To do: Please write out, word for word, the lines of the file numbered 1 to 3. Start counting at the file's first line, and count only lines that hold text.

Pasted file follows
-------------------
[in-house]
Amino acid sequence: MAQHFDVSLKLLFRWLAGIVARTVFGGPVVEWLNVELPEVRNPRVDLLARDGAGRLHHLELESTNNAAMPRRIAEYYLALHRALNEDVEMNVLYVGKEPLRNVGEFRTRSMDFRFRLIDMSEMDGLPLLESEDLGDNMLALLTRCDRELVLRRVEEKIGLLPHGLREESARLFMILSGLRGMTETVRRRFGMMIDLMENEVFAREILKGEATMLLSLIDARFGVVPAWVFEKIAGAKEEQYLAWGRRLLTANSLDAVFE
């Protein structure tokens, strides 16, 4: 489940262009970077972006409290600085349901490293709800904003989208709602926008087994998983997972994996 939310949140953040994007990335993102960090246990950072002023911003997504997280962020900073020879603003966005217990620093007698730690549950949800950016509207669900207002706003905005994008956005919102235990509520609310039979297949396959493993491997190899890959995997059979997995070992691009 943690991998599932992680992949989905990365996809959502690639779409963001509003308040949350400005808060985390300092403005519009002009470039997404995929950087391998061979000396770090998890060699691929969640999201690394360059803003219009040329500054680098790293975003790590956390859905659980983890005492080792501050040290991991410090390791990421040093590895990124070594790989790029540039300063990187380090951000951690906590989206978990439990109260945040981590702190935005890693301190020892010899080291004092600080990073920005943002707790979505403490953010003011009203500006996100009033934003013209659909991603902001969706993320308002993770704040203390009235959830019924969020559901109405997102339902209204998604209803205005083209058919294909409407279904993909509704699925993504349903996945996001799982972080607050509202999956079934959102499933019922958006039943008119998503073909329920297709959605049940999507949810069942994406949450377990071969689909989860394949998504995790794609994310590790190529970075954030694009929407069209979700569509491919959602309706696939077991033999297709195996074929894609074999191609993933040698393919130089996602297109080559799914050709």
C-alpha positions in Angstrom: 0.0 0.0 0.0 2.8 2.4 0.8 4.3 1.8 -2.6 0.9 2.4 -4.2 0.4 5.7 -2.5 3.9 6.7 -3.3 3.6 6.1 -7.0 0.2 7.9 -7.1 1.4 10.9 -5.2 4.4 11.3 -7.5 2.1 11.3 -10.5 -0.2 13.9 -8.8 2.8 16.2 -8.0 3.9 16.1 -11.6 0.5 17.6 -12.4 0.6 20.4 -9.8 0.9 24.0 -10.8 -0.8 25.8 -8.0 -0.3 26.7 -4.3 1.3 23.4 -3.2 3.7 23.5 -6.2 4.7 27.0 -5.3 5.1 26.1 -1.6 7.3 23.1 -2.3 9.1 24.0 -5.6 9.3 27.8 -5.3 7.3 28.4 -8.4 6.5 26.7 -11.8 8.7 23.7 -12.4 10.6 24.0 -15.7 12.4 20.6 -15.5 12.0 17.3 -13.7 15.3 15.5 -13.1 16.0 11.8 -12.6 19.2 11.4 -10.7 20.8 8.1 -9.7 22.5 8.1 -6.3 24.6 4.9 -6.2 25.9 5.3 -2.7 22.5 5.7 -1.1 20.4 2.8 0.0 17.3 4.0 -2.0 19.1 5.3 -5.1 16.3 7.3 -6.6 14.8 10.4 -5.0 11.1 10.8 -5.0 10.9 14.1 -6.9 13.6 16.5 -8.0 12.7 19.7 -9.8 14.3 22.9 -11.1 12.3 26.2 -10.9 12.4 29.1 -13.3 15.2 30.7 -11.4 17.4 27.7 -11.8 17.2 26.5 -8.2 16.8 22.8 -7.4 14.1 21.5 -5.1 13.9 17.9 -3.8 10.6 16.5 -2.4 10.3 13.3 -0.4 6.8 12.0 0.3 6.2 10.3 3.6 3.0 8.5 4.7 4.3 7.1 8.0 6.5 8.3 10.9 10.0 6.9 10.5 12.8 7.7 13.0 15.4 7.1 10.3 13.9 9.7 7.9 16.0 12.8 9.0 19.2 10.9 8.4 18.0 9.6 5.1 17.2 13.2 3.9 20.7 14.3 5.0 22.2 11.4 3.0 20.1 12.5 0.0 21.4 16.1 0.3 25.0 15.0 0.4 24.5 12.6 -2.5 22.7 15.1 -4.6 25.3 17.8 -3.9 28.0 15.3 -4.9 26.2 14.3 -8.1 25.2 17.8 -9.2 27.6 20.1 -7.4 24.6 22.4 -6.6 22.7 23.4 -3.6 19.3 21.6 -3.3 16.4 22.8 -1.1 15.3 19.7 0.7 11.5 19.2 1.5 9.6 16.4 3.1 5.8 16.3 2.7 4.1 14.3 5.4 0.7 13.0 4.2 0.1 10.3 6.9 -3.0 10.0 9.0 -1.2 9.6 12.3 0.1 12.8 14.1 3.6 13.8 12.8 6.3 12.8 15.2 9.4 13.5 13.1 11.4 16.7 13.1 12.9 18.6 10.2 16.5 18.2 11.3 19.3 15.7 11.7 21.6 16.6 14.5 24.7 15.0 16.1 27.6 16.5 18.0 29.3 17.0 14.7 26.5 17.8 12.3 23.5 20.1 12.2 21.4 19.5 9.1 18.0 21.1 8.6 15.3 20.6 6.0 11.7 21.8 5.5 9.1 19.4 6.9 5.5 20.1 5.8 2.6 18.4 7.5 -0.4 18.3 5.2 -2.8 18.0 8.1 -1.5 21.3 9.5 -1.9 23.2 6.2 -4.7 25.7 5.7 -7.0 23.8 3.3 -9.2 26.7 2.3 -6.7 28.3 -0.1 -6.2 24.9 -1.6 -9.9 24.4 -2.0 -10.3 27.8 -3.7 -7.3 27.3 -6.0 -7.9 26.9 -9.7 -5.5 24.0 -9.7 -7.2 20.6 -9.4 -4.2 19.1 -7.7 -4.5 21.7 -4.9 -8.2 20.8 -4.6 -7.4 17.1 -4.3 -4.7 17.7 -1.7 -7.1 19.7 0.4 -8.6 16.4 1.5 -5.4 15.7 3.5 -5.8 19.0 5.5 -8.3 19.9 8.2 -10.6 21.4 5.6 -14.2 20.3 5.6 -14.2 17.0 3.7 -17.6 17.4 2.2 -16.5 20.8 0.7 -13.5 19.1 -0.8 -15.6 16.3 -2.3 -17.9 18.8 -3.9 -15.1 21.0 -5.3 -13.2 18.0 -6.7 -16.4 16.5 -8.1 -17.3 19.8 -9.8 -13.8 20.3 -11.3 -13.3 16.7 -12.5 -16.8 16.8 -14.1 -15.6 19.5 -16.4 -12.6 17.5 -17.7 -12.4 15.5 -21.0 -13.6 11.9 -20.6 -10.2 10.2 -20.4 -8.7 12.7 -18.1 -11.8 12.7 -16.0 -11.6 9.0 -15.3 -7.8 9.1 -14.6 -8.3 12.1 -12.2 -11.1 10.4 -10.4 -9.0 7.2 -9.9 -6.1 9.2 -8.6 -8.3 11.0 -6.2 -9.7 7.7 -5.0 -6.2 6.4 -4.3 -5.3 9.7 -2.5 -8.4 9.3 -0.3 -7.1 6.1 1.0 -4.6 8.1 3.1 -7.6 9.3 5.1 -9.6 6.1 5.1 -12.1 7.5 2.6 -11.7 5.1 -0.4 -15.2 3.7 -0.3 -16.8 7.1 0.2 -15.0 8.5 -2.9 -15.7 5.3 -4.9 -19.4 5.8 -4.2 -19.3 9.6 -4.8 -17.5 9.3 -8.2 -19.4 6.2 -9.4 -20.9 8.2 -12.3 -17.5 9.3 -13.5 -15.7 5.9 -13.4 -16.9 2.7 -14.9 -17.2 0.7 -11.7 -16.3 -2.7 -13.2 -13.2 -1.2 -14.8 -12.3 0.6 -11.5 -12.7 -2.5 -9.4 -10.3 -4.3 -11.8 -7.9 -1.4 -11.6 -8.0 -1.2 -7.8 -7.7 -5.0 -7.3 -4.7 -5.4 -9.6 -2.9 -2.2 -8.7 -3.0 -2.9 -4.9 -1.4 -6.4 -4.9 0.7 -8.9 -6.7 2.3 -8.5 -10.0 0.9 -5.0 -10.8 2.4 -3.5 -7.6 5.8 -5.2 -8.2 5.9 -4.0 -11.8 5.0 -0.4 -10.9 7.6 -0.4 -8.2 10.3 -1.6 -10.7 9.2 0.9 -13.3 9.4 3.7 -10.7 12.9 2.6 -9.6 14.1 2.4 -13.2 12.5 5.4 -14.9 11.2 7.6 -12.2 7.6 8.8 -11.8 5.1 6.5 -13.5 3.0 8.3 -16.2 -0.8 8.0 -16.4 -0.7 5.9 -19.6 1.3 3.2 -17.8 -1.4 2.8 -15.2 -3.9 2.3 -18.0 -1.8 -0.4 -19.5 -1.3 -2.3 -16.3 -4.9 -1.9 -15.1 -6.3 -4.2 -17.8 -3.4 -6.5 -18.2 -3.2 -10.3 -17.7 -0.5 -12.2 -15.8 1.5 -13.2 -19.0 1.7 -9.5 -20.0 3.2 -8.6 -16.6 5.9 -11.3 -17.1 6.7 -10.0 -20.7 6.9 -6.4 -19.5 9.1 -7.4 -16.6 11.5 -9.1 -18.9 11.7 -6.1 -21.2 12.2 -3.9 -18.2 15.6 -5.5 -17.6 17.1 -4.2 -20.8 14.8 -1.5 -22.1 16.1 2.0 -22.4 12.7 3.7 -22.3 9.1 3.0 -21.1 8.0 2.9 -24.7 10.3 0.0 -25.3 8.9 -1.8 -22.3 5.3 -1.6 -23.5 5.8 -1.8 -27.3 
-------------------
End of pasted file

[in-house]
Amino acid sequence: MAQHFDVSLKLLFRWLAGIVARTVFGGPVVEWLNVELPEVRNPRVDLLARDGAGRLHHLELESTNNAAMPRRIAEYYLALHRALNEDVEMNVLYVGKEPLRNVGEFRTRSMDFRFRLIDMSEMDGLPLLESEDLGDNMLALLTRCDRELVLRRVEEKIGLLPHGLREESARLFMILSGLRGMTETVRRRFGMMIDLMENEVFAREILKGEATMLLSLIDARFGVVPAWVFEKIAGAKEEQYLAWGRRLLTANSLDAVFE
């Protein structure tokens, strides 16, 4: 489940262009970077972006409290600085349901490293709800904003989208709602926008087994998983997972994996 939310949140953040994007990335993102960090246990950072002023911003997504997280962020900073020879603003966005217990620093007698730690549950949800950016509207669900207002706003905005994008956005919102235990509520609310039979297949396959493993491997190899890959995997059979997995070992691009 943690991998599932992680992949989905990365996809959502690639779409963001509003308040949350400005808060985390300092403005519009002009470039997404995929950087391998061979000396770090998890060699691929969640999201690394360059803003219009040329500054680098790293975003790590956390859905659980983890005492080792501050040290991991410090390791990421040093590895990124070594790989790029540039300063990187380090951000951690906590989206978990439990109260945040981590702190935005890693301190020892010899080291004092600080990073920005943002707790979505403490953010003011009203500006996100009033934003013209659909991603902001969706993320308002993770704040203390009235959830019924969020559901109405997102339902209204998604209803205005083209058919294909409407279904993909509704699925993504349903996945996001799982972080607050509202999956079934959102499933019922958006039943008119998503073909329920297709959605049940999507949810069942994406949450377990071969689909989860394949998504995790794609994310590790190529970075954030694009929407069209979700569509491919959602309706696939077991033999297709195996074929894609074999191609993933040698393919130089996602297109080559799914050709």